As we begin to take those tentative steps out of what we hope will be our final Covid-19 lockdown, I’ve been taking some time to reflect on what the last 12 months have meant for doctors on the frontline of fighting the pandemic.
Particularly public health doctors – we’re a relatively small group of doctors with, until recently, a low profile. We aim to improve the health of whole populations and to prevent people from becoming ill in the first place.
As a speciality, we were already facing significant challenges in Scotland prior to the impact of Covid. These included dealing with increasing demands and expectations on the existing workforce of senior public health doctors due to issues such as rising numbers and complexity of population screening programmes, which aim to detect serious health conditions before symptoms develop; rising numbers of people dying because of drugs in our local communities; and changes in the delivery of immunisation programmes.
Throughout the pandemic, public health doctors have been managing outbreaks of Covid in schools, nurseries, and workplaces; providing advice to care homes when they have residents who have confirmed or suspected Covid; and building and providing advice to the Test and Protect contact-tracing team.
And, like all of you, we have done this while managing how our own lives have changed: working from home and, in some cases, also home schooling. It’s been a huge challenge – even when cases dropped last summer because this, in some way, meant there was more for us to do, to try and keep Covid cases at a low level, working on managing isolated outbreaks and supporting Test and Protect.
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Looking forward, the latest figures on Covid infections and the scale and pace of the vaccination programme are real signs of hope. However – from a public health perspective the receding of the pandemic will bring with it fresh and significant challenges.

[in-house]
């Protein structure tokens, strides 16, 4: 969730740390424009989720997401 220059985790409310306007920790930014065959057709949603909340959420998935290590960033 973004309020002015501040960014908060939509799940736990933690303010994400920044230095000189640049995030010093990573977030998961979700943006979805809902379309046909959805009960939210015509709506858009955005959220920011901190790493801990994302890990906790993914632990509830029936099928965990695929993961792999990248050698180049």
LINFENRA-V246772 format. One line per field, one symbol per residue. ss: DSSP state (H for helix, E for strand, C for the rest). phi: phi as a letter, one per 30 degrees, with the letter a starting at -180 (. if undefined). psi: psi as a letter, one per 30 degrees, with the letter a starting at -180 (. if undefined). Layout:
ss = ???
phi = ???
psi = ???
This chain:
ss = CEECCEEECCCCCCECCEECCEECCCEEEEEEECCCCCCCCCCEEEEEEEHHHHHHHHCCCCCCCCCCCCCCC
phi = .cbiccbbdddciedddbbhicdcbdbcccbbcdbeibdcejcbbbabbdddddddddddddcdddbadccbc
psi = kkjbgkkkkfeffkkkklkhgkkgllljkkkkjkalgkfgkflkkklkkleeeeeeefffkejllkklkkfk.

Many of the public health issues we were tackling pre-Covid – such as childhood adversity and poor mental health – have worsened due to the pandemic and restrictions. We know that Covid has hit some of the most vulnerable in our communities – and indeed some of our most vulnerable communities in general – the hardest.
As a public health doctor my first and foremost concern is for the people impacted by this and their families and communities – it is why I got into this specialty in the first place after all.
But from the viewpoint of my fellow professionals, the scale of work is daunting – like all doctors involved in this pandemic we need a chance to recuperate and recover from what has been an unforgiving year, but we know how much our local populations need us.
It is a privilege to be a public health doctor – and it is notable what we, together with colleagues across the NHS, have done in responding to this pandemic.
But there is a lot of work still to do – and in some ways greater challenges lie ahead. If we are to meet them, then Scotland’s public health workforce must be supported effectively now and in the future.
Dr Tamasin Knight is a consultant in public health medicine and co-deputy chair of the BMA Public Health Medicine Committee